Sony launched the PlayStation Vita, its first hand-held gaming device in seven years, Wednesday. Vita, of course, is the Latin word for "life." And after suffering a series of tough blows — from the Japanese earthquake and tsunami to a relentlessly strong yen and a significant hacking attack — a bit of new life is just what the struggling company needs.
The Vita went on sale at a Best Buy in Los Angeles Wednesday morning. Despite the company's $50 million marketing campaign, only about a dozen gamers were on hand.
Tyler Hinkle, 38, was among them. For him, the Vita will be just the newest addition to his already large library of electronic devices.
"Well, it comes down to, I'm a nerd and I pretty much have to have one," he says. "I have a PS3, and an Xbox 360, and an iPhone — and I'm buying a Vita because it is going to be a portable device for more hard-core gamers like I am."
Though Hinkle had never played a Vita, he knew all about it. In addition to traditional controllers for your thumbs, the device has some of the most cutting-edge technology around: touch screens on the front and the back, so you can use all your fingers to navigate through a game.
It also has front and back cameras that enable gamers to incorporate the world around them into a game.
Still, the Vita is up against some serious competition, according to industry analyst Jack Plunkett. "The product is absolutely cool," he says. "But it has to be absolutely cool, because the competition from other platforms is so daunting."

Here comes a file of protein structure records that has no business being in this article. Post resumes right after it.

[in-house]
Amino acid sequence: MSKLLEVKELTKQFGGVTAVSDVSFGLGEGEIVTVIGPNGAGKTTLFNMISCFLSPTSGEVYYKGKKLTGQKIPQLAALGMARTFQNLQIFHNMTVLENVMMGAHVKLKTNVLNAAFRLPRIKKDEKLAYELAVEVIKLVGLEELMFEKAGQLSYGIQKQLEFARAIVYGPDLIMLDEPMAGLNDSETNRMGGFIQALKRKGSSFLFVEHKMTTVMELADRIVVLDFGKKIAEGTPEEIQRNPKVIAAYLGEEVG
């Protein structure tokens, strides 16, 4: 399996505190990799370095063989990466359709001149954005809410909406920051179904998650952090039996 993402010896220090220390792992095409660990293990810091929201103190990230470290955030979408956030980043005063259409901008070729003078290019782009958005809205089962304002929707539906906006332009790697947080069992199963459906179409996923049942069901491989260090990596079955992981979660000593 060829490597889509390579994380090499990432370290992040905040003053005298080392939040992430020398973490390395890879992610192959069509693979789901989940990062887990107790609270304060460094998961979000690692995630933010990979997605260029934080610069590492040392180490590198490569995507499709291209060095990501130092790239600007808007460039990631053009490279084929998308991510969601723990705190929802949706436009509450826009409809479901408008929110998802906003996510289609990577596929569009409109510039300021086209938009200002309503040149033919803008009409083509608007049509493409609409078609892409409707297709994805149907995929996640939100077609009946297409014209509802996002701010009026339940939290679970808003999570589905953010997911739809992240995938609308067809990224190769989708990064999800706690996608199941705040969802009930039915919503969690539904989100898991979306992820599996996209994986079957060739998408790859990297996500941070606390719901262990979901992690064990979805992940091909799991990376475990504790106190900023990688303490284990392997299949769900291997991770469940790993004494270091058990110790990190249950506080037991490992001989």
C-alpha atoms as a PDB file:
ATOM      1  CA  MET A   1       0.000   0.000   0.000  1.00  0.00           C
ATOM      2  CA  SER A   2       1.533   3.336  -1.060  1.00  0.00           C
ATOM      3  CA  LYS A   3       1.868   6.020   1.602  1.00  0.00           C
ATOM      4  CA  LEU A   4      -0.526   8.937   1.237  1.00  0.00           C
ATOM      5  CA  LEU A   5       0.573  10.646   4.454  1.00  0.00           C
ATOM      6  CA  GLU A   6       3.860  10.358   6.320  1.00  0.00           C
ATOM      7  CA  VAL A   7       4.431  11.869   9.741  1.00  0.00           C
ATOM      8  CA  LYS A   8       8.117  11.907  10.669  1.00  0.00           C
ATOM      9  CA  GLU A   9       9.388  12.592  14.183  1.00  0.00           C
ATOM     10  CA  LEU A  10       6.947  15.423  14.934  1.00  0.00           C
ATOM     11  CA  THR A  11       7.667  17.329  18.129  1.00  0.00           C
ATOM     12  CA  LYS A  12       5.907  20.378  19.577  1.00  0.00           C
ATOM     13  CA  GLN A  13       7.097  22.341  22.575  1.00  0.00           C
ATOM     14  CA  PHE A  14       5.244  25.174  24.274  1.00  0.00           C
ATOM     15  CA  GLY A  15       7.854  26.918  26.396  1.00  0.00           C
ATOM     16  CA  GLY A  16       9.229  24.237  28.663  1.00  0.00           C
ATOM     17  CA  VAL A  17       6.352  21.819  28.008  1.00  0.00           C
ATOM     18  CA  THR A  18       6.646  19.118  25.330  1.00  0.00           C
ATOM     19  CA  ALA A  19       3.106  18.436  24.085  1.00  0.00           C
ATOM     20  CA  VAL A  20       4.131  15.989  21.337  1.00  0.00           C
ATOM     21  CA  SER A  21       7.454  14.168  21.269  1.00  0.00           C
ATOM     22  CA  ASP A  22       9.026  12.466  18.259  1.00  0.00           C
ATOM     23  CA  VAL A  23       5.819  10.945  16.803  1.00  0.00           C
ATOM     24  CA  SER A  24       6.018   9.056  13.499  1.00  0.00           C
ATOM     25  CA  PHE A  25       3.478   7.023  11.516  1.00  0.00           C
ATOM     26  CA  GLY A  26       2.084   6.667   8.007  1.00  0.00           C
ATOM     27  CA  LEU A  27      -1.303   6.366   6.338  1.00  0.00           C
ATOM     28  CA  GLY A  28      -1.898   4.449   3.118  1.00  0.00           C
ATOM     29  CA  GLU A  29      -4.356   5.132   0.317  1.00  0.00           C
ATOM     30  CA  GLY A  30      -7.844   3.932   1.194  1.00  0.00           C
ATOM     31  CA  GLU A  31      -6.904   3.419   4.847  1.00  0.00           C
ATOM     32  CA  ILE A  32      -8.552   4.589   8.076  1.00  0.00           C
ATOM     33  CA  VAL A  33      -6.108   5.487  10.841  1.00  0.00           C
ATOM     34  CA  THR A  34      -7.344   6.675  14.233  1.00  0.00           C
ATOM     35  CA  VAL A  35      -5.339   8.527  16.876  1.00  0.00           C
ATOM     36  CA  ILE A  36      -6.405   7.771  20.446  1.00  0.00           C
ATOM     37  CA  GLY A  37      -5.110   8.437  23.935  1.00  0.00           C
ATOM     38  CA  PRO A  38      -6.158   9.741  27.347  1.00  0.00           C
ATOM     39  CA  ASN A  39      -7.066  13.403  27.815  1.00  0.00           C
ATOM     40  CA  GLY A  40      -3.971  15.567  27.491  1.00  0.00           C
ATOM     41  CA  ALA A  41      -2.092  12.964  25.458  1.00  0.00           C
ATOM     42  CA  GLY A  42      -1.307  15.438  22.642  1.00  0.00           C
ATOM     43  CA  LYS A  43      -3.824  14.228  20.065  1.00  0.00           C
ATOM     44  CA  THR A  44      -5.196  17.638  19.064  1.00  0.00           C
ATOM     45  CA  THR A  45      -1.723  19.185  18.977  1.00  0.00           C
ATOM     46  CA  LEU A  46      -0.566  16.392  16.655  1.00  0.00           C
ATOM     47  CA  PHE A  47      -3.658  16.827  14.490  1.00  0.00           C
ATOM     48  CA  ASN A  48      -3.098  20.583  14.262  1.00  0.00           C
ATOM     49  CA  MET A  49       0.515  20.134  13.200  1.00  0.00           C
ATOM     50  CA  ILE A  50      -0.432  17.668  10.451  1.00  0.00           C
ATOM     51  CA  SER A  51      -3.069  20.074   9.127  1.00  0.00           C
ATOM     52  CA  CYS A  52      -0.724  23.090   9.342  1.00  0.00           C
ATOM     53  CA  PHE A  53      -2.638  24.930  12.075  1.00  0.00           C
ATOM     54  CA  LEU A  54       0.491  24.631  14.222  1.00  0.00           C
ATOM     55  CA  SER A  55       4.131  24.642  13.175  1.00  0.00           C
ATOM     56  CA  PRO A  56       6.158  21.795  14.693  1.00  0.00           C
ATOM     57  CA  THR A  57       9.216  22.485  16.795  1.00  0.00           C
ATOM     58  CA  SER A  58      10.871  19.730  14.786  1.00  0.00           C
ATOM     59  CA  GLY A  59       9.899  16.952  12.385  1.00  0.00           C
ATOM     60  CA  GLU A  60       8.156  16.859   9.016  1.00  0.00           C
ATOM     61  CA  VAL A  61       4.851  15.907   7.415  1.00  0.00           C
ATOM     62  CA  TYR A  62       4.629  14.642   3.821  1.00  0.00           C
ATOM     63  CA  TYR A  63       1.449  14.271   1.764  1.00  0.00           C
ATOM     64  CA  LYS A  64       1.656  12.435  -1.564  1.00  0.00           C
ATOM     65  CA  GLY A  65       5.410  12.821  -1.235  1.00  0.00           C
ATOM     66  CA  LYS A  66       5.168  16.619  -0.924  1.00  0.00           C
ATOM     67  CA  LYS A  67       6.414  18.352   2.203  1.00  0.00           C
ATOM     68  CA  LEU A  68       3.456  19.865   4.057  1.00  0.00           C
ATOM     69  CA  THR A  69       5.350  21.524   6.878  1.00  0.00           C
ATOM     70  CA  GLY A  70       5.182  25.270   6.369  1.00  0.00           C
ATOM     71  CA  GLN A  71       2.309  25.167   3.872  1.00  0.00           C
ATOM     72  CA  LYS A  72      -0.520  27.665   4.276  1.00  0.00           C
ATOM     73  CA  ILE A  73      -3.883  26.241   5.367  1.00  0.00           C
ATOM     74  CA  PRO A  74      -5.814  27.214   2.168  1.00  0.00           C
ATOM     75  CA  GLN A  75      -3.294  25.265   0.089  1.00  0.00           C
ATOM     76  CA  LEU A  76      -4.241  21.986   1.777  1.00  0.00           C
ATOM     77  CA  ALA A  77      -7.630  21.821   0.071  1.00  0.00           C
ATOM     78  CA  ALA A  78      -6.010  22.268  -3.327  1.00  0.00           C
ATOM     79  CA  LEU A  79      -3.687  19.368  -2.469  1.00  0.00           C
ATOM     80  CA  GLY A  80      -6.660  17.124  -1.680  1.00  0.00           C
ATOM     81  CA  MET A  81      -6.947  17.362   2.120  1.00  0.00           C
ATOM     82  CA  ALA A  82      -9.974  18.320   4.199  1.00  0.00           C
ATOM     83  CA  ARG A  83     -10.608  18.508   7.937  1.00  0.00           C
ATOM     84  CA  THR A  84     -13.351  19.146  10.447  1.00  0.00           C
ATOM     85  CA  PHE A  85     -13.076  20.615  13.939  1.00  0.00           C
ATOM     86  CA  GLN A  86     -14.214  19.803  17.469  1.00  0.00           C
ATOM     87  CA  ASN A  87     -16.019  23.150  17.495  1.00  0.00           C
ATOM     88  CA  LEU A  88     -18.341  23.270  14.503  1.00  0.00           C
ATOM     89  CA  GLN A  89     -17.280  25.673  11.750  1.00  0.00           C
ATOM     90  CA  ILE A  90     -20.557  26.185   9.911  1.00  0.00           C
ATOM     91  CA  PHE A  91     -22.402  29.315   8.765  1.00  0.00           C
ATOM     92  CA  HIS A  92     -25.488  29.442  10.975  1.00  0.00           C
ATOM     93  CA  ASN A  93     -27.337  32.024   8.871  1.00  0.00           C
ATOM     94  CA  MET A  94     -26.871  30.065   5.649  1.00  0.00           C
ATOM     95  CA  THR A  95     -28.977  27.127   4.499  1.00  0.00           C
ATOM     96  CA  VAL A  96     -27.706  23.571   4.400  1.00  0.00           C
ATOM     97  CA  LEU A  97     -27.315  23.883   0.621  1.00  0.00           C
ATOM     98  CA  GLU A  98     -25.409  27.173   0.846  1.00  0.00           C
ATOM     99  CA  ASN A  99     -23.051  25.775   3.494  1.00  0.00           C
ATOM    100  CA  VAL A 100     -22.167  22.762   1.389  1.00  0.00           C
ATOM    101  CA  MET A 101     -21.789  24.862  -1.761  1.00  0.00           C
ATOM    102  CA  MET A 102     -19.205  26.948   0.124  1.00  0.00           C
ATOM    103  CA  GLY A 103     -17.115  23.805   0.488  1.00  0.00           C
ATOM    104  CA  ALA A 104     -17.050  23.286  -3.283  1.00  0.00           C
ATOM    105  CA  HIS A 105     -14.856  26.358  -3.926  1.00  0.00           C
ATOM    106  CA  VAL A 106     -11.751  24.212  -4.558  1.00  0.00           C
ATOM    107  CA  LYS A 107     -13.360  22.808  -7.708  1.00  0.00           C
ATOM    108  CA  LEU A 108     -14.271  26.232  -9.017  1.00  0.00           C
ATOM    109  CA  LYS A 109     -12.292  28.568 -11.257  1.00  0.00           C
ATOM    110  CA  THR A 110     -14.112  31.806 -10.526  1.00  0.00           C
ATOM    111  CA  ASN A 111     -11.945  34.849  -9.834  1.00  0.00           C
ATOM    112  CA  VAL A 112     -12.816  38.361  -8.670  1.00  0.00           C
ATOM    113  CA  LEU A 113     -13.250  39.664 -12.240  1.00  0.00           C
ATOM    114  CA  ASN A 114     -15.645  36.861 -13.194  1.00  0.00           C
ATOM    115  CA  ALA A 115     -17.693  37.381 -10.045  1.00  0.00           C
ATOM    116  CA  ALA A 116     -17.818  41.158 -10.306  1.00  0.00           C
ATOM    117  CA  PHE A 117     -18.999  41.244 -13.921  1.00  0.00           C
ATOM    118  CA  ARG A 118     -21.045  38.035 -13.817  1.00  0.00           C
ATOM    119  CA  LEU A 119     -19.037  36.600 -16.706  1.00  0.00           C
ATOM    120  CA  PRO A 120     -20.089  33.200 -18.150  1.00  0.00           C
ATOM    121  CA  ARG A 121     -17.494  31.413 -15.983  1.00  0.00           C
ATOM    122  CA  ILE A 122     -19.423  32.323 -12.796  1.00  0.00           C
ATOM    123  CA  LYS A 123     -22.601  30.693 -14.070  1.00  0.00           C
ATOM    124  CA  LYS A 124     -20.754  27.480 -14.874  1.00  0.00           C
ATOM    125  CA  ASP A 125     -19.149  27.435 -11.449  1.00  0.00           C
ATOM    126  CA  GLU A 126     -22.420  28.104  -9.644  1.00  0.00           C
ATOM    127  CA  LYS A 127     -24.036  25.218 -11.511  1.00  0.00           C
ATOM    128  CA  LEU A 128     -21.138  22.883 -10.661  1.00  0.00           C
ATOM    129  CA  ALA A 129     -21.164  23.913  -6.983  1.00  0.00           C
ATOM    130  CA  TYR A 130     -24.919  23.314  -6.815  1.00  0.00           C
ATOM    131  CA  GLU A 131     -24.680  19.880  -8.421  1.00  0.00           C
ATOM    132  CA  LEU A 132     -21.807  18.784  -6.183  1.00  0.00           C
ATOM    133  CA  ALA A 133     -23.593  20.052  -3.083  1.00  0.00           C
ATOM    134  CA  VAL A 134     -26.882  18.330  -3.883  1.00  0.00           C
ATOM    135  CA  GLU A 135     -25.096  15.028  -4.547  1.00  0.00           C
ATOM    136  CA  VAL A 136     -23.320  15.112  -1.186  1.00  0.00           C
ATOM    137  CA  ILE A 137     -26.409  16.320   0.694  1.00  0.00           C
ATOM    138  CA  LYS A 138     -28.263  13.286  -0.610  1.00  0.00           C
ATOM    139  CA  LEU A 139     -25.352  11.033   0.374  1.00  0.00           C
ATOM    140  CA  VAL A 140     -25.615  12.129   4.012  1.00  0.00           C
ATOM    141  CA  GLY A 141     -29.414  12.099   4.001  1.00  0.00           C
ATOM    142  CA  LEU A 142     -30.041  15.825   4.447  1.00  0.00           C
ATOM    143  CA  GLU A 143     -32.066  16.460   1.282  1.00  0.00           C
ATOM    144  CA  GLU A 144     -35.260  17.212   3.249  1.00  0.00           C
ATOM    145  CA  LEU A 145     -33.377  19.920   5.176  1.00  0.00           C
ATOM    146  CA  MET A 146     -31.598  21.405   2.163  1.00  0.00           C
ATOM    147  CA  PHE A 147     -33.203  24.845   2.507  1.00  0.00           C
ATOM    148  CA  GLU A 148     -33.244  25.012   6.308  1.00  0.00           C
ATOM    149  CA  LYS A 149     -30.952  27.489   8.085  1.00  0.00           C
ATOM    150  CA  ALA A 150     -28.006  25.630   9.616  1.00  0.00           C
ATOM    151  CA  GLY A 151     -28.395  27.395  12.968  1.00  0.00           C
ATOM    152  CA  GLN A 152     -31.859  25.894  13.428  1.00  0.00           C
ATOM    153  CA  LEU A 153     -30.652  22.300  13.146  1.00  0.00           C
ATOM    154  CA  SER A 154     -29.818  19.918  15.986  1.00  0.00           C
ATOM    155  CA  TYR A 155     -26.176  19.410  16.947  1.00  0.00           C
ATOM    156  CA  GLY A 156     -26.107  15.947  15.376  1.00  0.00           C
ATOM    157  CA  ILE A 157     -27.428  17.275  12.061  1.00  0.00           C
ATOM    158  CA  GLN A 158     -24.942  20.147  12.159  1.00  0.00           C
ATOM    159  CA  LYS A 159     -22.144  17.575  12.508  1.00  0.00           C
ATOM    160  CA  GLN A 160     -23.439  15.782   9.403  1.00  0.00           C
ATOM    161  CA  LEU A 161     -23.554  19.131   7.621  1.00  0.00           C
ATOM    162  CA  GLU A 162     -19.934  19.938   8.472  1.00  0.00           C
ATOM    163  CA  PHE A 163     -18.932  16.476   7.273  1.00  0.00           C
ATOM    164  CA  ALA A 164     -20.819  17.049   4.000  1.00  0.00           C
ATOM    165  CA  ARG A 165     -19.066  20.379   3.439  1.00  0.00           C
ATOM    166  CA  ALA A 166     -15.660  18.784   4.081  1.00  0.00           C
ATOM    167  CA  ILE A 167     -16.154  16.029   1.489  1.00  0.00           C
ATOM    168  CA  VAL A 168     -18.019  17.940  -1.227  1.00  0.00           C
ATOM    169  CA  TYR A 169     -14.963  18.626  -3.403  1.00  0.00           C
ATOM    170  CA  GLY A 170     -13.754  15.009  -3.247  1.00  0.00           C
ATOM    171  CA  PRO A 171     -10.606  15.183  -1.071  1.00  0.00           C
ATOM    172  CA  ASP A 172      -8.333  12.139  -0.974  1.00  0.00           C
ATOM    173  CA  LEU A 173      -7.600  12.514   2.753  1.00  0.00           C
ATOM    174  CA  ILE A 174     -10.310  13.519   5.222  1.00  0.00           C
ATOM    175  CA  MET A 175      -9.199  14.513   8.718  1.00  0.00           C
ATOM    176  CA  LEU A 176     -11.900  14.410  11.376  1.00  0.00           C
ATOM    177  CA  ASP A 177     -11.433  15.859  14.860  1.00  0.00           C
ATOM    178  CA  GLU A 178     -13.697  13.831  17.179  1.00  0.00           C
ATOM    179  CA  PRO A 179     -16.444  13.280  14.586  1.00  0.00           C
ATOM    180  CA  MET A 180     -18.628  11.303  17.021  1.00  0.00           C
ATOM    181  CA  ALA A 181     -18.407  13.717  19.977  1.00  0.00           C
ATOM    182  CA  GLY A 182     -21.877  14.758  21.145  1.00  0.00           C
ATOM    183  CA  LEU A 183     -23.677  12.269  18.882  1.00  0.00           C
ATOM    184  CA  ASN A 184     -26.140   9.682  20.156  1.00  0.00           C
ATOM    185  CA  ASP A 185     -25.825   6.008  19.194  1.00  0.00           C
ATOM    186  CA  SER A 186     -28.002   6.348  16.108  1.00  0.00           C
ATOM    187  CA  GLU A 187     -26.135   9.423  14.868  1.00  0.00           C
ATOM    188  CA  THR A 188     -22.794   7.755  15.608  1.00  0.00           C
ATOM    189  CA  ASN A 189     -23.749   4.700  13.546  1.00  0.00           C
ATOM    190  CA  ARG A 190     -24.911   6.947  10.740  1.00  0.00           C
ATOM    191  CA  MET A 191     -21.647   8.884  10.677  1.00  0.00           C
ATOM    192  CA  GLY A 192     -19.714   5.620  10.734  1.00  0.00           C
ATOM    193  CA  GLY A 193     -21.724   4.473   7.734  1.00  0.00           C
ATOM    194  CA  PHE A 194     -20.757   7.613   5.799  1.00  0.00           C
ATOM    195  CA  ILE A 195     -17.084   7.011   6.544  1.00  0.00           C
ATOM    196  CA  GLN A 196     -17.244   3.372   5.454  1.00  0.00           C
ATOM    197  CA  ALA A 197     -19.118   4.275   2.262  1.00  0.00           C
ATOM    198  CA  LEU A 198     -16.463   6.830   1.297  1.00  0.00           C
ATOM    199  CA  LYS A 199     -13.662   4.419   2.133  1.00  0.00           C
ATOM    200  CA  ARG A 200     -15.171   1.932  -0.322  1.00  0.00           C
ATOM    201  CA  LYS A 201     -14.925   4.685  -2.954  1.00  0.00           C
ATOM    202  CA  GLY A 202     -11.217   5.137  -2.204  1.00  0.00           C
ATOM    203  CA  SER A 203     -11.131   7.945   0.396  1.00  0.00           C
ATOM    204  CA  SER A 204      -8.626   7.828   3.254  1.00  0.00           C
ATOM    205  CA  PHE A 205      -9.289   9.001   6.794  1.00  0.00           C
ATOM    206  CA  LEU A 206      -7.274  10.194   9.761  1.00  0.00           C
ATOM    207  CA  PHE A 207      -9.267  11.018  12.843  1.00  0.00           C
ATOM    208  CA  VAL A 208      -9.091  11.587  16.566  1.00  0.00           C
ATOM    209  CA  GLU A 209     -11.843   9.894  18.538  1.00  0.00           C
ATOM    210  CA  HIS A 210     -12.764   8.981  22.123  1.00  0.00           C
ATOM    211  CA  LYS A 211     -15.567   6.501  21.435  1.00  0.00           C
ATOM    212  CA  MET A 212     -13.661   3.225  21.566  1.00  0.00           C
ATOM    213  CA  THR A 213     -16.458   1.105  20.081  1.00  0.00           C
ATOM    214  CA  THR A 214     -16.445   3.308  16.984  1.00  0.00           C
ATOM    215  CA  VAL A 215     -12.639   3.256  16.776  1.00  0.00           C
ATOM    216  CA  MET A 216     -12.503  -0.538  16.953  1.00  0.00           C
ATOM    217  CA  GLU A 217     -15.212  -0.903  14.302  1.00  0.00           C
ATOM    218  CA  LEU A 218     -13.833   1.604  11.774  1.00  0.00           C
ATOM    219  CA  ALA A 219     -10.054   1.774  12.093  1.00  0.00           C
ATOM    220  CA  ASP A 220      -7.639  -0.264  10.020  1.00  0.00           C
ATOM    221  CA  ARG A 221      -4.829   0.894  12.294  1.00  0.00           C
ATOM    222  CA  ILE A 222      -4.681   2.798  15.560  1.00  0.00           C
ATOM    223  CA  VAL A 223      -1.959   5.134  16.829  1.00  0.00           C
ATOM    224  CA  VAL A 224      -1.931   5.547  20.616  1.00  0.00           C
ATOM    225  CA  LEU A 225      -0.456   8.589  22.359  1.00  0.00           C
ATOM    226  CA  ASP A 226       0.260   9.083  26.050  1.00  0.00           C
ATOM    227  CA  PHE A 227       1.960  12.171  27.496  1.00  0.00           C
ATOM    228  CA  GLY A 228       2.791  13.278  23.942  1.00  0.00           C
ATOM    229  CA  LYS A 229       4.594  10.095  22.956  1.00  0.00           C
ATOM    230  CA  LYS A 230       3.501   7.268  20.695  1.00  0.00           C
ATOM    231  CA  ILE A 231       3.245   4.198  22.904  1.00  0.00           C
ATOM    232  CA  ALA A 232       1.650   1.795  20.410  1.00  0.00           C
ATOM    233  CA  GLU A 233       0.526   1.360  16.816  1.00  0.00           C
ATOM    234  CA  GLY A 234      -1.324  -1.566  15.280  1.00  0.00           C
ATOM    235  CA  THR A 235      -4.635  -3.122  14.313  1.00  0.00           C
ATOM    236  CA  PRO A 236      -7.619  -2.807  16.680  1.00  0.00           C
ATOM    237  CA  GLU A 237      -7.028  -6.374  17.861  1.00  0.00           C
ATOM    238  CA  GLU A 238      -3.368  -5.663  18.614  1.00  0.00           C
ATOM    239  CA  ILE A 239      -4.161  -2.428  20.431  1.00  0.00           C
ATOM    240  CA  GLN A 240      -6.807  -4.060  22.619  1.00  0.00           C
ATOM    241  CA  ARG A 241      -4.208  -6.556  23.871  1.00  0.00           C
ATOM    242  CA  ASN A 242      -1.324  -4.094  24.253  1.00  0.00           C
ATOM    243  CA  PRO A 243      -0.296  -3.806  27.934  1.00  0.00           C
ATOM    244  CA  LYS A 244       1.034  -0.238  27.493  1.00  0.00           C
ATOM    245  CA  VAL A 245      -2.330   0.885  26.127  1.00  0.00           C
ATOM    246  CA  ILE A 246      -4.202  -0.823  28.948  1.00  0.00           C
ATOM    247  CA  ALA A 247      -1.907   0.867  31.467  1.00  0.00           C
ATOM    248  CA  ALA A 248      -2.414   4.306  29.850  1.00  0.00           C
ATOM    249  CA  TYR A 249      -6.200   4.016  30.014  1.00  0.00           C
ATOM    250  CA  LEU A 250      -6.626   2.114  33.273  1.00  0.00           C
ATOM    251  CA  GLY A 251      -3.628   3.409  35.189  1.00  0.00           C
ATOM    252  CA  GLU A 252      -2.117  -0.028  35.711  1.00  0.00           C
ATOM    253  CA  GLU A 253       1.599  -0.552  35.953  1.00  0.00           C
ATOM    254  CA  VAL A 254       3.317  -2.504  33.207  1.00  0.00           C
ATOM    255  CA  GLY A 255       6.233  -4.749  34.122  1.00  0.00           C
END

That competition is not just from other hand-held gaming devices, but from consoles and mobile phones as well.
Naturally, Jack Tretton, chief executive of Sony Computer Entertainment America, says playing on the Vita is superior to playing games on your phone.
"I think the first thing you're going to notice when you hold the Vita in your hand is that this is a device that was built for gaming," he says.
That's a big contrast, he says, to game play on your phone. "When you hold a smartphone in your hand you say, 'Oh, in addition to dialing the phone, I can take advantage of some minor gaming expertise with this.' "
Plunkett says the Vita is also aimed squarely at a very particular group of consumers.
"It's a pure game machine aimed at absolutely avid gamers who want to spend some real money on it," he says. "And that's going to be interesting to see what happens."
Sony desperately needs the Vita to be a hit, because the company has been losing money for years.
"It's potentially a real redeemer for the company and based on everything I've seen they have a really good chance with it," Plunkett says.
But success will be a tall order. Plunkett says Sony needs to sell at least 50 million of the devices — and at least a half a billion games — over the next five years to make a profit.
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